Trust extends to payments too. The benefits of partnering with a reliable payment provider include buyer and seller protection, round-the-clock fraud monitoring, and ease of purchase, which help to build trust and strengthen customer loyalty.
One growing phenomenon in e-commerce is live commerce, which has become a major revenue channel on social platforms including Facebook, Instagram, TikTok, and Amazon Live12. Live commerce has seen astonishing growth in Asia, and China more specifically13.
It could also give an edge to businesses trying to get customers in the US. Although it is far more developed in China, it is growing fast in the West. Live commerce is expected to triple in value by 2025 in the US14.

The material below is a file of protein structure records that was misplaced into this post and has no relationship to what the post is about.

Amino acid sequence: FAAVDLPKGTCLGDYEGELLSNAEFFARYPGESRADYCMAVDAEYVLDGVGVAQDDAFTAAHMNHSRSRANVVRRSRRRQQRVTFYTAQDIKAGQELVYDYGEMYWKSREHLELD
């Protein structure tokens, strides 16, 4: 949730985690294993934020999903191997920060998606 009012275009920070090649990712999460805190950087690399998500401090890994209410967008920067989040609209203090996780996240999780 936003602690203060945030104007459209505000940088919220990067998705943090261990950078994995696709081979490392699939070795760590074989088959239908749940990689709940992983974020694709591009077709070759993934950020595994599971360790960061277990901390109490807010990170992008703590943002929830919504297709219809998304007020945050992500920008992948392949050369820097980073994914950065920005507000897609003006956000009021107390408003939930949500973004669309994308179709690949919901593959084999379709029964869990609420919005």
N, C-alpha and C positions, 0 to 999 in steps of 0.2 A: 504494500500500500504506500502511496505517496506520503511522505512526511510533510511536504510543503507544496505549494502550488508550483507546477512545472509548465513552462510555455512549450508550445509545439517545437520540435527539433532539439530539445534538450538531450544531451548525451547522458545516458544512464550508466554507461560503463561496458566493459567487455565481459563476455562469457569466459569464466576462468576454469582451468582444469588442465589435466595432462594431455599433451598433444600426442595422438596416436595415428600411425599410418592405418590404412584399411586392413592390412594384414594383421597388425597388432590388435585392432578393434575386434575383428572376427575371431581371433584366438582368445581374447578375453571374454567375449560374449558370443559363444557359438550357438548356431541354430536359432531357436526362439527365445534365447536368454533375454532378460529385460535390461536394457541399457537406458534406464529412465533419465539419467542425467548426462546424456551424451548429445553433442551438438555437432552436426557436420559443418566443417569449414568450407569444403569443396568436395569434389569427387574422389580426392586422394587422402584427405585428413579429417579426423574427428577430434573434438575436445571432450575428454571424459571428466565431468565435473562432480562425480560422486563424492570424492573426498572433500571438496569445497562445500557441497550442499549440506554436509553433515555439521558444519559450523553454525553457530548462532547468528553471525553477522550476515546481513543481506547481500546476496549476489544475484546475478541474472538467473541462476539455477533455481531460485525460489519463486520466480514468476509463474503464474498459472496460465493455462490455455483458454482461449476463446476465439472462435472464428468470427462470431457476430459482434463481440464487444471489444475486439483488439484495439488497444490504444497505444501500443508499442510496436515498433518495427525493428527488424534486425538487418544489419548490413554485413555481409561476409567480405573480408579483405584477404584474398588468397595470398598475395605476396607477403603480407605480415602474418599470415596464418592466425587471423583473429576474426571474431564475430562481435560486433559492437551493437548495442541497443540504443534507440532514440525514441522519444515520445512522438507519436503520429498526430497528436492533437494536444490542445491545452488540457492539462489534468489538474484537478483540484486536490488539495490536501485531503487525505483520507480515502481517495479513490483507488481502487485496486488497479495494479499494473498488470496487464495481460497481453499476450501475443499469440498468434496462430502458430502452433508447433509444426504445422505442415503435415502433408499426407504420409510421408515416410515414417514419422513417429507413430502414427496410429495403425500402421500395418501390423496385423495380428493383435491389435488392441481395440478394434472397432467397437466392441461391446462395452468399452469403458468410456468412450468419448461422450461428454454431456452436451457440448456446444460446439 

Apart from the entertainment value it offers, live streaming accelerates sales conversion due to the time limit it imposes on customers. But to leverage this trend, businesses need to meet customer expectations by providing quick and secure payment options.
If merchants in Asia want to tap into global markets or reach US consumers, they must adapt to the changing times and cater to the needs and wants of their customer base.
Providing a trusted platform is essential. But giving them modern payment options that meet their need for convenience and data security would be crucial in securing their continued patronage.
Moreover, the next generation of consumers fully embraces digital wallet services, and 6 in 10 Generation Z consumers say mobile devices are their preferred method of payment for digital purchases15.